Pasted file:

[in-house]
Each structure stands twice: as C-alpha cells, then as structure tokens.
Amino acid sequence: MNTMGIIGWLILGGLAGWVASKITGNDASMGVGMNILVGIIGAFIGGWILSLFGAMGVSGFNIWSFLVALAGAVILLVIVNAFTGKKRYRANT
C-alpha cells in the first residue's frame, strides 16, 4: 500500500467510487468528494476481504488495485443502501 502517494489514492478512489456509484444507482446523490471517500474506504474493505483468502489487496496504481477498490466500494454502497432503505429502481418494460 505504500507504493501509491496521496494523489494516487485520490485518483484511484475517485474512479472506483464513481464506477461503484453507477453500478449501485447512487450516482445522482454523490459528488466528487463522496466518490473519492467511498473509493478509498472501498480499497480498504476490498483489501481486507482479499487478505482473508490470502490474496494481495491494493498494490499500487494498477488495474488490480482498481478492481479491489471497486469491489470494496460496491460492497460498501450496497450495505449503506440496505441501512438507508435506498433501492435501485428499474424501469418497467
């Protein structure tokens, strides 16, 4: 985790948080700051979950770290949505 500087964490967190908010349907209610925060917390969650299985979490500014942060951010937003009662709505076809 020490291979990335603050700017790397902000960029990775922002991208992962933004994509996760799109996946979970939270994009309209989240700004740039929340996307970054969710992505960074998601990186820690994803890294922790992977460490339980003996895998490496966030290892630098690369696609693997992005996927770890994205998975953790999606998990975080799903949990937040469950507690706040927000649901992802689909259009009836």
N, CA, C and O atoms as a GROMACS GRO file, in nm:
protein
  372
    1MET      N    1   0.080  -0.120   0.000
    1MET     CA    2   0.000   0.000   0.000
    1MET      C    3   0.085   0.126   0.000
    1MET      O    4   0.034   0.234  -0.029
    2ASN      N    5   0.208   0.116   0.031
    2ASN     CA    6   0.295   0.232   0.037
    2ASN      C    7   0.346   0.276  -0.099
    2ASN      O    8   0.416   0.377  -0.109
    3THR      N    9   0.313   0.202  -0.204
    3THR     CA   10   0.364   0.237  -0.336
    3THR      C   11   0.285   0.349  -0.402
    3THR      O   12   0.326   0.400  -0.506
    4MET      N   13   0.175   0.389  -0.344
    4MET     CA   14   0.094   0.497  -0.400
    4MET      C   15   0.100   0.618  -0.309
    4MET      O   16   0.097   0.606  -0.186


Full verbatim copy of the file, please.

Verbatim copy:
[in-house]
Each structure stands twice: as C-alpha cells, then as structure tokens.
Amino acid sequence: MNTMGIIGWLILGGLAGWVASKITGNDASMGVGMNILVGIIGAFIGGWILSLFGAMGVSGFNIWSFLVALAGAVILLVIVNAFTGKKRYRANT
C-alpha cells in the first residue's frame, strides 16, 4: 500500500467510487468528494476481504488495485443502501 502517494489514492478512489456509484444507482446523490471517500474506504474493505483468502489487496496504481477498490466500494454502497432503505429502481418494460 505504500507504493501509491496521496494523489494516487485520490485518483484511484475517485474512479472506483464513481464506477461503484453507477453500478449501485447512487450516482445522482454523490459528488466528487463522496466518490473519492467511498473509493478509498472501498480499497480498504476490498483489501481486507482479499487478505482473508490470502490474496494481495491494493498494490499500487494498477488495474488490480482498481478492481479491489471497486469491489470494496460496491460492497460498501450496497450495505449503506440496505441501512438507508435506498433501492435501485428499474424501469418497467
């Protein structure tokens, strides 16, 4: 985790948080700051979950770290949505 500087964490967190908010349907209610925060917390969650299985979490500014942060951010937003009662709505076809 020490291979990335603050700017790397902000960029990775922002991208992962933004994509996760799109996946979970939270994009309209989240700004740039929340996307970054969710992505960074998601990186820690994803890294922790992977460490339980003996895998490496966030290892630098690369696609693997992005996927770890994205998975953790999606998990975080799903949990937040469950507690706040927000649901992802689909259009009836």
N, CA, C and O atoms as a GROMACS GRO file, in nm:
protein
  372
    1MET      N    1   0.080  -0.120   0.000
    1MET     CA    2   0.000   0.000   0.000
    1MET      C    3   0.085   0.126   0.000
    1MET      O    4   0.034   0.234  -0.029
    2ASN      N    5   0.208   0.116   0.031
    2ASN     CA    6   0.295   0.232   0.037
    2ASN      C    7   0.346   0.276  -0.099
    2ASN      O    8   0.416   0.377  -0.109
    3THR      N    9   0.313   0.202  -0.204
    3THR     CA   10   0.364   0.237  -0.336
    3THR      C   11   0.285   0.349  -0.402
    3THR      O   12   0.326   0.400  -0.506
    4MET      N   13   0.175   0.389  -0.344
    4MET     CA   14   0.094   0.497  -0.400
    4MET      C   15   0.100   0.618  -0.309
    4MET      O   16   0.097   0.606  -0.186